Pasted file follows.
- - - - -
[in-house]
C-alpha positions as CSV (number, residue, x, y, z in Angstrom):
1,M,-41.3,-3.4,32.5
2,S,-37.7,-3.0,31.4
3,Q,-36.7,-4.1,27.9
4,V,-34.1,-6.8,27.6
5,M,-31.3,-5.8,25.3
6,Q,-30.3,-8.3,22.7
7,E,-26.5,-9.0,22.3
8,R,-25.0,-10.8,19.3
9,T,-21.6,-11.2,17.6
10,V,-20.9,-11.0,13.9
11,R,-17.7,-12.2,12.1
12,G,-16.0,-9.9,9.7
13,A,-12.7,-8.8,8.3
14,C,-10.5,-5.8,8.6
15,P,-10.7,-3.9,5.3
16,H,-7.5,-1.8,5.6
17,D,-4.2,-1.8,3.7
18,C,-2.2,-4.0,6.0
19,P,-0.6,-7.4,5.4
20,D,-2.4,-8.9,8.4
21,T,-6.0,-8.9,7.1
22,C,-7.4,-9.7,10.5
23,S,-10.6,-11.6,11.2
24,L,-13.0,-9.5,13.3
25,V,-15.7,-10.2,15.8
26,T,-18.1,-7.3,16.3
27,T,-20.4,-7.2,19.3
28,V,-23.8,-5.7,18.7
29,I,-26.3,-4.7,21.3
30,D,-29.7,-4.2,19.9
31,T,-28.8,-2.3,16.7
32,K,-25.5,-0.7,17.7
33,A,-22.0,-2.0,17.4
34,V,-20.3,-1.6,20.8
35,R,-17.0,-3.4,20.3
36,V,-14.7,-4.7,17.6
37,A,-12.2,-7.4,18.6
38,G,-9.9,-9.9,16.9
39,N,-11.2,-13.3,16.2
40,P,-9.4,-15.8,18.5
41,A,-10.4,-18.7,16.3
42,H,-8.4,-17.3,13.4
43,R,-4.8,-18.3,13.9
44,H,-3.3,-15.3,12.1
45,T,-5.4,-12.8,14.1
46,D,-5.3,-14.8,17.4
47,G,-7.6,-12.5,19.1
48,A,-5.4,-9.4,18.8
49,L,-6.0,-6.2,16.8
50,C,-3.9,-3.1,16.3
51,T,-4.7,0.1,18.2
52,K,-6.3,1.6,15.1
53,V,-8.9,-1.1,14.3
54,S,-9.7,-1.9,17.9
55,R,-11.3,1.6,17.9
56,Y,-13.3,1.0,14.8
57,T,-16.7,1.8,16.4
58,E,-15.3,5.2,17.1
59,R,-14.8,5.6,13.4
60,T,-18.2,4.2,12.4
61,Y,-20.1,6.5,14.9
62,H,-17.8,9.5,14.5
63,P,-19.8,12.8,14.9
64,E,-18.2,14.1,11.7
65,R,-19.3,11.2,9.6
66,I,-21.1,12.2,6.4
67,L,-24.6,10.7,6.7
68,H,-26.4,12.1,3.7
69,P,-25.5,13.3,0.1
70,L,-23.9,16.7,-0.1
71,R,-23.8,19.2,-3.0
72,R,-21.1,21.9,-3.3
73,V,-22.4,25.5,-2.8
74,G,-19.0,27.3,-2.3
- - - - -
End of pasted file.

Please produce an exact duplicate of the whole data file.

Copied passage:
[in-house]
C-alpha positions as CSV (number, residue, x, y, z in Angstrom):
1,M,-41.3,-3.4,32.5
2,S,-37.7,-3.0,31.4
3,Q,-36.7,-4.1,27.9
4,V,-34.1,-6.8,27.6
5,M,-31.3,-5.8,25.3
6,Q,-30.3,-8.3,22.7
7,E,-26.5,-9.0,22.3
8,R,-25.0,-10.8,19.3
9,T,-21.6,-11.2,17.6
10,V,-20.9,-11.0,13.9
11,R,-17.7,-12.2,12.1
12,G,-16.0,-9.9,9.7
13,A,-12.7,-8.8,8.3
14,C,-10.5,-5.8,8.6
15,P,-10.7,-3.9,5.3
16,H,-7.5,-1.8,5.6
17,D,-4.2,-1.8,3.7
18,C,-2.2,-4.0,6.0
19,P,-0.6,-7.4,5.4
20,D,-2.4,-8.9,8.4
21,T,-6.0,-8.9,7.1
22,C,-7.4,-9.7,10.5
23,S,-10.6,-11.6,11.2
24,L,-13.0,-9.5,13.3
25,V,-15.7,-10.2,15.8
26,T,-18.1,-7.3,16.3
27,T,-20.4,-7.2,19.3
28,V,-23.8,-5.7,18.7
29,I,-26.3,-4.7,21.3
30,D,-29.7,-4.2,19.9
31,T,-28.8,-2.3,16.7
32,K,-25.5,-0.7,17.7
33,A,-22.0,-2.0,17.4
34,V,-20.3,-1.6,20.8
35,R,-17.0,-3.4,20.3
36,V,-14.7,-4.7,17.6
37,A,-12.2,-7.4,18.6
38,G,-9.9,-9.9,16.9
39,N,-11.2,-13.3,16.2
40,P,-9.4,-15.8,18.5
41,A,-10.4,-18.7,16.3
42,H,-8.4,-17.3,13.4
43,R,-4.8,-18.3,13.9
44,H,-3.3,-15.3,12.1
45,T,-5.4,-12.8,14.1
46,D,-5.3,-14.8,17.4
47,G,-7.6,-12.5,19.1
48,A,-5.4,-9.4,18.8
49,L,-6.0,-6.2,16.8
50,C,-3.9,-3.1,16.3
51,T,-4.7,0.1,18.2
52,K,-6.3,1.6,15.1
53,V,-8.9,-1.1,14.3
54,S,-9.7,-1.9,17.9
55,R,-11.3,1.6,17.9
56,Y,-13.3,1.0,14.8
57,T,-16.7,1.8,16.4
58,E,-15.3,5.2,17.1
59,R,-14.8,5.6,13.4
60,T,-18.2,4.2,12.4
61,Y,-20.1,6.5,14.9
62,H,-17.8,9.5,14.5
63,P,-19.8,12.8,14.9
64,E,-18.2,14.1,11.7
65,R,-19.3,11.2,9.6
66,I,-21.1,12.2,6.4
67,L,-24.6,10.7,6.7
68,H,-26.4,12.1,3.7
69,P,-25.5,13.3,0.1
70,L,-23.9,16.7,-0.1
71,R,-23.8,19.2,-3.0
72,R,-21.1,21.9,-3.3
73,V,-22.4,25.5,-2.8
74,G,-19.0,27.3,-2.3